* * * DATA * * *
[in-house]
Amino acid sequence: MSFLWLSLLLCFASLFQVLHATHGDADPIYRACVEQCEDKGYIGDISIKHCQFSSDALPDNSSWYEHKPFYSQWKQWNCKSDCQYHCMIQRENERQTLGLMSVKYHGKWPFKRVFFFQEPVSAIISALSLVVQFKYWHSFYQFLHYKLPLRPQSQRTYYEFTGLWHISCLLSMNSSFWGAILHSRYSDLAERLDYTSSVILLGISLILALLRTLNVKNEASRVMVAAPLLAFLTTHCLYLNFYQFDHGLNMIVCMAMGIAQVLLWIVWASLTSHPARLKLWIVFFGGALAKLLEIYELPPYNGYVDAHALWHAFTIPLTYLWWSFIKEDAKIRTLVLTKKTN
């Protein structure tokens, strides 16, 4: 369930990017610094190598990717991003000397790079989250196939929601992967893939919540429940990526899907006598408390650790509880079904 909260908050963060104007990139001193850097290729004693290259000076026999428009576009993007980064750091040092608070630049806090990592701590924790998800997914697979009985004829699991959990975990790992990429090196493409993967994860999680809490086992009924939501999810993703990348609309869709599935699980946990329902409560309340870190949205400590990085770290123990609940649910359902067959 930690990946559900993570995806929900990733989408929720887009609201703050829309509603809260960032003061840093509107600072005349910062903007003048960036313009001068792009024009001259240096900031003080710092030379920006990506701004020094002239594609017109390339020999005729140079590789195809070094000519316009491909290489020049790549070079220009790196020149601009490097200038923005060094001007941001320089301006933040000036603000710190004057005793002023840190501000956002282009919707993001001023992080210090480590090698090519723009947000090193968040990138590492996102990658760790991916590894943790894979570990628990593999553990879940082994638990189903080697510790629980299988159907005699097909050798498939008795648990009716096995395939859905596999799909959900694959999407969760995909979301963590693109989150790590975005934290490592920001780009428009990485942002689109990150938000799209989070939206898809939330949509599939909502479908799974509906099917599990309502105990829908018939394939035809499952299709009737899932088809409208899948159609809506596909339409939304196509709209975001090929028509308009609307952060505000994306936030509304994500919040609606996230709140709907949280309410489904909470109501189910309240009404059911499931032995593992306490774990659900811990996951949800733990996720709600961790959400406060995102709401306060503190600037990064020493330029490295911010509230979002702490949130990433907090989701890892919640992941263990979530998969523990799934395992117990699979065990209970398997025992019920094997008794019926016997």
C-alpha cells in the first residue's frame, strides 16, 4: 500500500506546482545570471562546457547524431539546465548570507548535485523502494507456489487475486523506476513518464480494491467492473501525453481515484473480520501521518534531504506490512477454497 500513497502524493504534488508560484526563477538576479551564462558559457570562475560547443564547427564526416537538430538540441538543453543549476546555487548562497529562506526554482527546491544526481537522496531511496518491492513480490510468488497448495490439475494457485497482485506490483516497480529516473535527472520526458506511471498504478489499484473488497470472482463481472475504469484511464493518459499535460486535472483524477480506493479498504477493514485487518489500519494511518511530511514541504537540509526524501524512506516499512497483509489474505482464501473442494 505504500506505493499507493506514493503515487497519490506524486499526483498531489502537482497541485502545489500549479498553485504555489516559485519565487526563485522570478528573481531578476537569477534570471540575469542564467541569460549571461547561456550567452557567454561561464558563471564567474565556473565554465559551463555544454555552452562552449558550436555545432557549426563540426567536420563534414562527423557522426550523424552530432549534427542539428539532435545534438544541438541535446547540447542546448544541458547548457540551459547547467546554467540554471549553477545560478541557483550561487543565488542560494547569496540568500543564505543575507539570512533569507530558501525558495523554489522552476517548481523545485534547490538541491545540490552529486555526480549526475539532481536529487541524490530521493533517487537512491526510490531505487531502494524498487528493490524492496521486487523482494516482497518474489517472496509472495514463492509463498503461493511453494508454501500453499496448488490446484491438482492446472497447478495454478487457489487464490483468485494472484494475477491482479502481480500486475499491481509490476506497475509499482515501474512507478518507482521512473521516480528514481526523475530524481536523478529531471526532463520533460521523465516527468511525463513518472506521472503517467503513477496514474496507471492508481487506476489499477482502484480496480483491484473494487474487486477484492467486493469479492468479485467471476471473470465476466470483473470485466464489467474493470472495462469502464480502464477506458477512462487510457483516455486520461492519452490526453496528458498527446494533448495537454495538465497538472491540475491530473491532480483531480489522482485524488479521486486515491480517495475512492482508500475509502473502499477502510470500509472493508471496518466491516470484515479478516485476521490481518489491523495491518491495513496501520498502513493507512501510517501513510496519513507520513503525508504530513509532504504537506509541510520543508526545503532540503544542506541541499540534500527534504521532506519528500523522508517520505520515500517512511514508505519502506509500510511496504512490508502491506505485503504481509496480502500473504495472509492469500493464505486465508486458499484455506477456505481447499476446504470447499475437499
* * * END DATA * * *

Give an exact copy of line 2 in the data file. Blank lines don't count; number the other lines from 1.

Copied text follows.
Amino acid sequence: MSFLWLSLLLCFASLFQVLHATHGDADPIYRACVEQCEDKGYIGDISIKHCQFSSDALPDNSSWYEHKPFYSQWKQWNCKSDCQYHCMIQRENERQTLGLMSVKYHGKWPFKRVFFFQEPVSAIISALSLVVQFKYWHSFYQFLHYKLPLRPQSQRTYYEFTGLWHISCLLSMNSSFWGAILHSRYSDLAERLDYTSSVILLGISLILALLRTLNVKNEASRVMVAAPLLAFLTTHCLYLNFYQFDHGLNMIVCMAMGIAQVLLWIVWASLTSHPARLKLWIVFFGGALAKLLEIYELPPYNGYVDAHALWHAFTIPLTYLWWSFIKEDAKIRTLVLTKKTN